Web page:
Over 100,000 protesters marched in the Belarus capital of Minsk Oct. 4, demanding the resignation of Alexander Lukashenko, the autocratic president who has ruled for 26 years. Protests have rocked the country since he claimed to have won another term in flagrantly rigged elections Aug. 9. Many more lined the streets waving opposition flags in support. A central demand was the release of political prisoners as marchers defied rows of riot cops and water cannons fired from armored vehicles.
“Let them out,” hundreds of people chanted as they succeeded in reaching the Okrestina detention center where numbers of protesters and some opposition figures are believed to be held. Some held pictures of prisoners inside the walls.
More than 13,000 people have been arrested, many of whom were later released as protests grew. In the regime’s brutal attempt to crush the mass opposition, many were savagely beaten with at least five killed. A widespread, if short-lived, strike wave by workers at the country’s largest factories and mines helped push back the regime’s thugs.
The authorities “threaten us with their military vehicles and their brutality,” but if the crowds are big enough “the masked men won’t touch us,” Julia Cimafiejeva, a poet, told the Oct. 1 Financial Times.“We see that it is they who are most afraid.” Around the fringes of the latest mass march, up to 160 were arrested.
Cimafiejeva noted how people sing folk songs and old patriotic tunes to express their collective protest when other means are barred. “A song is a dangerous weapon against those who hate culture and arts,” she said. “There is no culture or arts without freedom of thinking and speech.”
In an Oct. 3 article on the Open Democracy website, Konstantin Ostrogorsky reported on earlier workers’ actions at the Belarus Steel Works in Zhlobin that “spooked local government leaders and plant management.” After a meeting Aug. 17, workers marched into the large plant and got the three kilns shut down, stopping production.
Their demands were purely political — for “Lukashenko’s resignation, the release of all detainees, an end to violence against peaceful citizens and the withdrawal of all riot squads and all nonlocal police from the city.”
There, as in numerous other big state companies, the protesting workers have been forced back to work for now. But workers’ support for the protests hasn’t been stifled, despite the bosses’ intimidation.
Working people in Belarus also face a deepening economic crisis. Along with greater competition from cheaper Chinese and Indian steel products, wages have fallen. The result is a steady trickle of growth in independent unions, which have sought to organize workers to resist attacks on wages and conditions.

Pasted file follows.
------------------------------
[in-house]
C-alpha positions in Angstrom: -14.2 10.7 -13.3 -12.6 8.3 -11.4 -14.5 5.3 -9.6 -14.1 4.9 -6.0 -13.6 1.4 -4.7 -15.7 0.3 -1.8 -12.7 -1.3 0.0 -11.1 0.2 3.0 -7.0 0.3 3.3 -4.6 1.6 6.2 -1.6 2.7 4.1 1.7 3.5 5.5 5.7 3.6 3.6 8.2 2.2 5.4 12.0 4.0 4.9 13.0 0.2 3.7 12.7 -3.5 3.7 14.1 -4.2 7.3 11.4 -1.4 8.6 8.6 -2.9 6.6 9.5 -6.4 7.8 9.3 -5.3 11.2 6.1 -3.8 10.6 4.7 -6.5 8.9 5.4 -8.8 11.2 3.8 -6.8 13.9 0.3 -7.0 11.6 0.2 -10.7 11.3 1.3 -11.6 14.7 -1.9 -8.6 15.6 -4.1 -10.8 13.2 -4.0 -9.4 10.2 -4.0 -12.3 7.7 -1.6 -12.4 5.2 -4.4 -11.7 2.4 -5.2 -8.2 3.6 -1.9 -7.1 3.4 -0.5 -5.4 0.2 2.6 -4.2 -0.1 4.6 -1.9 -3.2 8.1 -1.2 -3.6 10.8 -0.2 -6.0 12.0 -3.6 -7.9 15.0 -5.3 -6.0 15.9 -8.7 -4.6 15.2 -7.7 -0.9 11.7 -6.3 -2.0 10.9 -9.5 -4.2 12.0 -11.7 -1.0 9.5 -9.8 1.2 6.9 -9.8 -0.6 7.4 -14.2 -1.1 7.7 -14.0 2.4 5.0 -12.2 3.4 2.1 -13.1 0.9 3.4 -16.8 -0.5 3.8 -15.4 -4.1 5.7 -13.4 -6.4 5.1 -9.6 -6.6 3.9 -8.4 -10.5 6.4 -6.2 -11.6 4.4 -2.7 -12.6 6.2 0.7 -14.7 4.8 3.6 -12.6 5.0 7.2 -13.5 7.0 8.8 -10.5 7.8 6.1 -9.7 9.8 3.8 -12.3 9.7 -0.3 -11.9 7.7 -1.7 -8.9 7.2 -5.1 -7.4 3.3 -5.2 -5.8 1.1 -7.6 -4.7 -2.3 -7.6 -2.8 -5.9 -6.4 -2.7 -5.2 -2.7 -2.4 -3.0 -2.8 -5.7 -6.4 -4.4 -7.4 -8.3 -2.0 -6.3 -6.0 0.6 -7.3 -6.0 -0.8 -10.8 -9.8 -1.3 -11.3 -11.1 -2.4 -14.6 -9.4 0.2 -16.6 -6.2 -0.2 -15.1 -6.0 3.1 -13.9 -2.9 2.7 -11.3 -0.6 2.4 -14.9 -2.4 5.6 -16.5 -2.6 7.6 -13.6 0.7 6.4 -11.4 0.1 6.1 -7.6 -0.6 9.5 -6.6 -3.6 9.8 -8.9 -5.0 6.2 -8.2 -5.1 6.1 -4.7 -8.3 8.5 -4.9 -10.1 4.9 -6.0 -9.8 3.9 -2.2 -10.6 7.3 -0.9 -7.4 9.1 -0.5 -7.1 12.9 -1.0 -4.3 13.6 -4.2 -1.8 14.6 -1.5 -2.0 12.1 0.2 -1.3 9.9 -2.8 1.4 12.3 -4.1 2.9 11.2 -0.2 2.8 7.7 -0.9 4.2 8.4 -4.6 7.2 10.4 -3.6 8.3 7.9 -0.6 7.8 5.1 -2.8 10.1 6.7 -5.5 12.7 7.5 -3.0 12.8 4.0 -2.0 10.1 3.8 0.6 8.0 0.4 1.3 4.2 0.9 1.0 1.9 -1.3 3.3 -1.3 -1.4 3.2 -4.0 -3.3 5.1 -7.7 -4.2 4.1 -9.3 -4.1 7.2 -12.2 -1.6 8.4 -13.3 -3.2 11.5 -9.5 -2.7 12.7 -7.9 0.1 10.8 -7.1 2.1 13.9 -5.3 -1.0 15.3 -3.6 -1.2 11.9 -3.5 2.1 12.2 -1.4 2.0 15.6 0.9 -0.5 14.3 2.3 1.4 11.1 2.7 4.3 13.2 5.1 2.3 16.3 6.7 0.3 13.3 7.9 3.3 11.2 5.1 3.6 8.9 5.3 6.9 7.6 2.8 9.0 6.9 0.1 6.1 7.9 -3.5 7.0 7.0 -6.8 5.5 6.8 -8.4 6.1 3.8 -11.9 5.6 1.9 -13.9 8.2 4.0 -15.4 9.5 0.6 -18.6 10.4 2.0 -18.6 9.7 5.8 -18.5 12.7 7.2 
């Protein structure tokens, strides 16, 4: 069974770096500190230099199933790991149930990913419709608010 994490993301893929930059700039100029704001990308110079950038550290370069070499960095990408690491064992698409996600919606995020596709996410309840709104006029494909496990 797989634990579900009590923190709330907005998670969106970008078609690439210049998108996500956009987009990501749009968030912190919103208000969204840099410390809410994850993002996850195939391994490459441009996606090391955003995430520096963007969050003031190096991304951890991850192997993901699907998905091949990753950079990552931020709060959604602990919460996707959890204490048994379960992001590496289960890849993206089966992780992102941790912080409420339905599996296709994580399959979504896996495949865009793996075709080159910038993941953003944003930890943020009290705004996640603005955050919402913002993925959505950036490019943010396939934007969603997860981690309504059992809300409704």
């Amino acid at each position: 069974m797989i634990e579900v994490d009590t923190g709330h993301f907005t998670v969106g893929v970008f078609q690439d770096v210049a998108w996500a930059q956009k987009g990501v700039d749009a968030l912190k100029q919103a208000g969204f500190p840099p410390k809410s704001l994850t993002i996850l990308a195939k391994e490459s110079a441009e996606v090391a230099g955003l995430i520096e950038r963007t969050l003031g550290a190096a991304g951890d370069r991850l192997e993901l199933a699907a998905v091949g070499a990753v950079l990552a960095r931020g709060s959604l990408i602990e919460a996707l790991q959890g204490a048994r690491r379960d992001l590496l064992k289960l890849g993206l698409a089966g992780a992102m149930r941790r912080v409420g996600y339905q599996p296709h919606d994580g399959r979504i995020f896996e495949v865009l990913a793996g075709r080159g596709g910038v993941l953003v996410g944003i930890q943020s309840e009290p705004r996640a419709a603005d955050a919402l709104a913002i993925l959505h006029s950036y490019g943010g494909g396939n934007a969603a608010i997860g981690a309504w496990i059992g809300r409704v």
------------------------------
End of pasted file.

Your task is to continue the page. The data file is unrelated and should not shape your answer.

Lukashenko, a former collective farm boss, was elected president in 1994, three years after the implosion of the Soviet Union. He steered a course clear of the “shock therapy” of rapid privatization of state-owned industry that happened elsewhere in Eastern Europe and in Russia.
Instead, his government increasingly introduced capitalist methods into the state companies, including attacks on workers’ rights and conditions. Profits and state resources were increasingly siphoned off into private hands. “All the institutions of power work for one criminal family,” Vitaly Dyadyuk, a member of the strike committee at Belaruskali, the giant state potash mining company, told the Militant, with an entire network of companies “owned and controlled by Lukashenko’s organized criminal gang.”
One of the regime’s biggest attacks was in 1999, when Lukashenko introduced short-term contracts on workers at state enterprises of from one to five years, replacing what had been permanent jobs.
“For the slightest offense,” Dyadyuk said, employers “simply will not renew your contract.” In addition, they increased “the bonus component of the salary to 50%,” which intensified exploitation and “put a noose around the worker’s neck.”
Key figures in the bourgeois opposition advocate even more extensive use of capitalist measures. As a presidential candidate, Viktar Babaryka, the ex-head of Belgazprombank, one of the country’s largest banks, promised to carry out a massive privatization of state property.
In an effort to win the election, Lukashenko had Babaryka and other opposition candidates imprisoned on frame-up charges.
The International Monetary Fund has demanded major state-owned enterprises in Belarus be privatized as a precondition for new credit lines. Loans by Moscow are similarly conditional on increasing the economic hold of the capitalist rulers in Russia. They seek to bring Belarus into increasing economic and political integration with Russia, while trying to prevent another uprising like took place with the 2014 Maidan revolution in Ukraine.
The Russian rulers view the mass protests and strikes in Belarus today as a serious threat. At the same time, they are not confident in the reliability of Lukashenko. So far, they have decided not to use the troops they have based in Belarus to intervene, fearing a deeper explosion.
Adding to their problems is the turmoil in Kyrgyzstan, a former Soviet republic in Central Asia, also over disputed elections. Along with the war between Azerbaijan and Armenia and the crisis in Belarus, instability is growing in Moscow’s “near abroad.”